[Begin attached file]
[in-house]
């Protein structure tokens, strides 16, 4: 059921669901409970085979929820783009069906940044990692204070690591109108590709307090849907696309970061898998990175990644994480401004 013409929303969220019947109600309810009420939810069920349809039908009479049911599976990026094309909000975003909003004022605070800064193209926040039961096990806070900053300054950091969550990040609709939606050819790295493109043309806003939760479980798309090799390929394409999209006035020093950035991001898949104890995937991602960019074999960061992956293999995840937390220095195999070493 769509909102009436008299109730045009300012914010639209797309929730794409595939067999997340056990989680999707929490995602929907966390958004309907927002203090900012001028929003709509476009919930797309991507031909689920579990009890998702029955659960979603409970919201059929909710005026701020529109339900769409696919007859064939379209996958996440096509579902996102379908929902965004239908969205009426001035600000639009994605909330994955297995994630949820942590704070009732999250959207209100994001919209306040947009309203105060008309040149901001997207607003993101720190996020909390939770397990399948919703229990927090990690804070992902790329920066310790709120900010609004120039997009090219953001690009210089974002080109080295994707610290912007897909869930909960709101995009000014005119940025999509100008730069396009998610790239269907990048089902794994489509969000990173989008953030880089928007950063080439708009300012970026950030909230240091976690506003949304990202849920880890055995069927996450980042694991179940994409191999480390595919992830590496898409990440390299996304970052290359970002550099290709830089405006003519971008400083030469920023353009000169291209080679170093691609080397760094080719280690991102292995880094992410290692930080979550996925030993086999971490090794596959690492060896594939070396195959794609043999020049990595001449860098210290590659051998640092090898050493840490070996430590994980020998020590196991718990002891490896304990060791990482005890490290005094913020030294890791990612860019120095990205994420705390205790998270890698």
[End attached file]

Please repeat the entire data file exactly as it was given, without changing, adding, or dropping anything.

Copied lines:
[in-house]
């Protein structure tokens, strides 16, 4: 059921669901409970085979929820783009069906940044990692204070690591109108590709307090849907696309970061898998990175990644994480401004 013409929303969220019947109600309810009420939810069920349809039908009479049911599976990026094309909000975003909003004022605070800064193209926040039961096990806070900053300054950091969550990040609709939606050819790295493109043309806003939760479980798309090799390929394409999209006035020093950035991001898949104890995937991602960019074999960061992956293999995840937390220095195999070493 769509909102009436008299109730045009300012914010639209797309929730794409595939067999997340056990989680999707929490995602929907966390958004309907927002203090900012001028929003709509476009919930797309991507031909689920579990009890998702029955659960979603409970919201059929909710005026701020529109339900769409696919007859064939379209996958996440096509579902996102379908929902965004239908969205009426001035600000639009994605909330994955297995994630949820942590704070009732999250959207209100994001919209306040947009309203105060008309040149901001997207607003993101720190996020909390939770397990399948919703229990927090990690804070992902790329920066310790709120900010609004120039997009090219953001690009210089974002080109080295994707610290912007897909869930909960709101995009000014005119940025999509100008730069396009998610790239269907990048089902794994489509969000990173989008953030880089928007950063080439708009300012970026950030909230240091976690506003949304990202849920880890055995069927996450980042694991179940994409191999480390595919992830590496898409990440390299996304970052290359970002550099290709830089405006003519971008400083030469920023353009000169291209080679170093691609080397760094080719280690991102292995880094992410290692930080979550996925030993086999971490090794596959690492060896594939070396195959794609043999020049990595001449860098210290590659051998640092090898050493840490070996430590994980020998020590196991718990002891490896304990060791990482005890490290005094913020030294890791990612860019120095990205994420705390205790998270890698």